In that latter capacity, Kadyrov has sought in recent years to systematically impose, by force if necessary, his own eclectic vision of what constitutes "traditional Chechen Islam," along with the code of behavior, ethics, and dress he considers one of its key components.
But although some eminent Arab leaders treat him with respect, Kadyrov's relentless promulgation of a bizarre syncretic amalgam of Chechen Sufism and popular Islam; canonical Sunni Islam, as represented by the Shafii legal school; and, more recently, Christian practice has alienated many clerics and ordinary believers in Chechnya. Few dare risk incurring his wrath by openly expressing dissent, however.
A classic example of Kadyrov's idiosyncratic approach is the way he has sought to exploit his acquisition last summer of a chalice allegedly owned by the Prophet Muhammad and two rugs that temporarily covered his grave.
One of the two rugs has been placed on the grave in the village of Khosi-Yurt of Kadyrov's father, former Chechen mufti Akhmed-hadji Kadyrov, which has become a site of pilgrimage. Cisterns containing "holy water" from the chalice, liberally diluted with tap water, have been delivered throughout Chechnya in light of its imputed miraculous healing and reconciliatory properties, even though the Christian concept of "holy water" is totally alien to Islam.
While individual Chechens are reportedly convinced of the miraculous qualities of the chalice, theologians remain divided over whether Shari'a law permits the veneration of material objects considered sacred.
It is both odd and incongruous that Kadyrov, the son of a respected mufti who studied in the 1980s first at a madrasah in Bukhara and then at the Islamic University in Tashkent, should have grown up with such a rudimentary and flawed understanding of both Islamic dogma and ritual. In contrast to 20-year-old insurgent commanders who quote the Koran in flawless Arabic, he has never been known to quote verbatim from the Koran in public.
Some of Kadyrov's assertions border on the heretical. Addressing religious advisers last month, he characterized Sufi saints as "companions of God" whose lives the media should make familiar to every Chechen. At the same meeting, he equated respect for the secular Russian state with piety, affirming that "he who is embarrassed to rise to his feet when the flag of the Russian Federation is hoisted is no Muslim."
Such pronouncements play into the hands of the North Caucasus insurgency, whose members profess a puritanical Salafi Islam that is increasingly proving more attractive to young Chechens than Kadyrov's bastardized Sufism. Salafis reject such elements of Sufism as the worship of Sufi saints and pilgrimages to holy places ("ziyart").
The insurgency's ideologues routinely denounce Kadyrov and his henchmen, including the republic's official clergy, as "murtads" (apostates) and "mushriks" (idolators). Challenging Kadyrov's pronouncements is fraught with risk, however. An imam from Urus-Martan who publicly denounced last year as a pagan ritual the celebration of the Christian New Year, complete with the traditional Russian New Year's tree, was abducted by Kadyrov's security personnel and beaten to within an inch of his life.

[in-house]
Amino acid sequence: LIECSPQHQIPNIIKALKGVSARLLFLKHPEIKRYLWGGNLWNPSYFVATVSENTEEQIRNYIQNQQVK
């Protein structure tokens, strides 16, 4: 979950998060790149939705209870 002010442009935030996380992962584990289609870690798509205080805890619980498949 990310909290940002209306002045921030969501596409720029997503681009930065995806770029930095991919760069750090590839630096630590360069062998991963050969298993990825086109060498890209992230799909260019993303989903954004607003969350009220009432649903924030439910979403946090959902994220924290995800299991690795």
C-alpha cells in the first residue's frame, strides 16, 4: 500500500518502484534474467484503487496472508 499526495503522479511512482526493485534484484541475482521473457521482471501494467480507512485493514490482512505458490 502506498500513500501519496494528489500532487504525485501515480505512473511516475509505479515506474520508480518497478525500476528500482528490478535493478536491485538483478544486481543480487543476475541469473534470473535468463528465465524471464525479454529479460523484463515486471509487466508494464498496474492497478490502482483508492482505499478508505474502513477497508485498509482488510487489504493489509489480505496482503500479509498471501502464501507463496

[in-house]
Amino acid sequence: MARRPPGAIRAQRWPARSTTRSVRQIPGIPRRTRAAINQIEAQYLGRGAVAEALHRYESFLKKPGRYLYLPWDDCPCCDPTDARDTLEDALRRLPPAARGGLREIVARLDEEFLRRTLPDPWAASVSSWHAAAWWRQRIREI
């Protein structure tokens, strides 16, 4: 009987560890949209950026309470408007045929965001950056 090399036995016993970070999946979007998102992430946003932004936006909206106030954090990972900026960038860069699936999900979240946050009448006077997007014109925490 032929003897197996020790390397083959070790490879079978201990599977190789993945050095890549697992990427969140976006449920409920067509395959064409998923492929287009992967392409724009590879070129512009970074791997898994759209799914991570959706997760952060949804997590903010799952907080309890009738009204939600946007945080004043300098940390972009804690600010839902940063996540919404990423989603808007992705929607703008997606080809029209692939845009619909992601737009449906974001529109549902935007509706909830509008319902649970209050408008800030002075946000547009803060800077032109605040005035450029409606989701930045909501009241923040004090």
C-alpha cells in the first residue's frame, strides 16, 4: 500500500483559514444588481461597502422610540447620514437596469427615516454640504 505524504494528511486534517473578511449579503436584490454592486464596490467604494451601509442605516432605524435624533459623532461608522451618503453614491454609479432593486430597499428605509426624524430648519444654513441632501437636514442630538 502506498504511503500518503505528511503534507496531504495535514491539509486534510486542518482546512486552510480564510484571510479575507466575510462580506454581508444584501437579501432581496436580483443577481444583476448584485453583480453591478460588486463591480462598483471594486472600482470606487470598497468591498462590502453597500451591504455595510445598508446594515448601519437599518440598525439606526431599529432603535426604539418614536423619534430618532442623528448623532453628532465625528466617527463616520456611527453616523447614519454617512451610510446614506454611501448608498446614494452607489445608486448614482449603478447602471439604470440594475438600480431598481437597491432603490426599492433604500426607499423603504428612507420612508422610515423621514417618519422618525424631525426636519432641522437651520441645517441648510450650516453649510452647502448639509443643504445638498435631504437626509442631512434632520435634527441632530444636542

Chechen Saint Kunta-Hadji
Central to Kadyrov's institutionalization and exploitation of Chechen Sufism for political ends is his elevation to cult status of the 19th-century Chechen Sufi preacher Kunta-hadji Kishiyev, one of the most venerated representatives of the pacifist Qadari tariqah (Grozny's Islamic University is named after him).
Kunta-hadji advocated the acceptance of infidel Russian domination in order to avert the extinction of the Chechen nation in an endless war against the Tsarist regime. To that end, he even advised believers to enter an Orthodox church if required to do, as "it is only an edifice."
Such dissimulation, whether or not consciously deriving from Kunta-hadji's teachings, was widespread among Chechens in the 1970s and 1980s. In his stellar "Chechnya. Tombstone of Russian Power," the British scholar Anatol Lieven quotes Chechen friends who explained to him that it was not considered a sin to deny one's membership of a Sufi "vird" (brotherhood), or even to consume pork while serving in the Soviet military.
Kunta-hadji was deported in January 1864 to central Russia, where he died in prison three years later. His followers have never been able to come to terms with the collective trauma of losing their spiritual leader. To this day they await the return of their sheikh; he is rumored to have been sighted in Mecca in 1971.
The importance imputed to Kunta-hadji by Kadyrov and the Chechen official clergy serves two interrelated political purposes. First, it substantiates Kadyrov's implicit claim to religious leadership by showcasing the Kadyrov family's association with the saint: Akhmed-hadji's great-grandfather Iles was reportedly arrested together with Kunta-hadji.
Second, the superficial resemblance between Kunta-hadji's creed of nonviolent resistance and dissimulation in the name of preserving the Chechen nation and the professed subservience to and financial exploitation of Moscow espoused by first Akhmed-hadji and then Ramzan Kadyrov serves to rationalize, even ennoble that latter strategy in the eyes of the Chechen population.
The anniversary of Kunta-hadji's deportation on January 3 was celebrated this year on a far more lavish scale then ever before. And increasingly, Kadyrov and his advisers attend public functions dressed in the traditional garments and skull cap favored by Kunta-hadji's followers.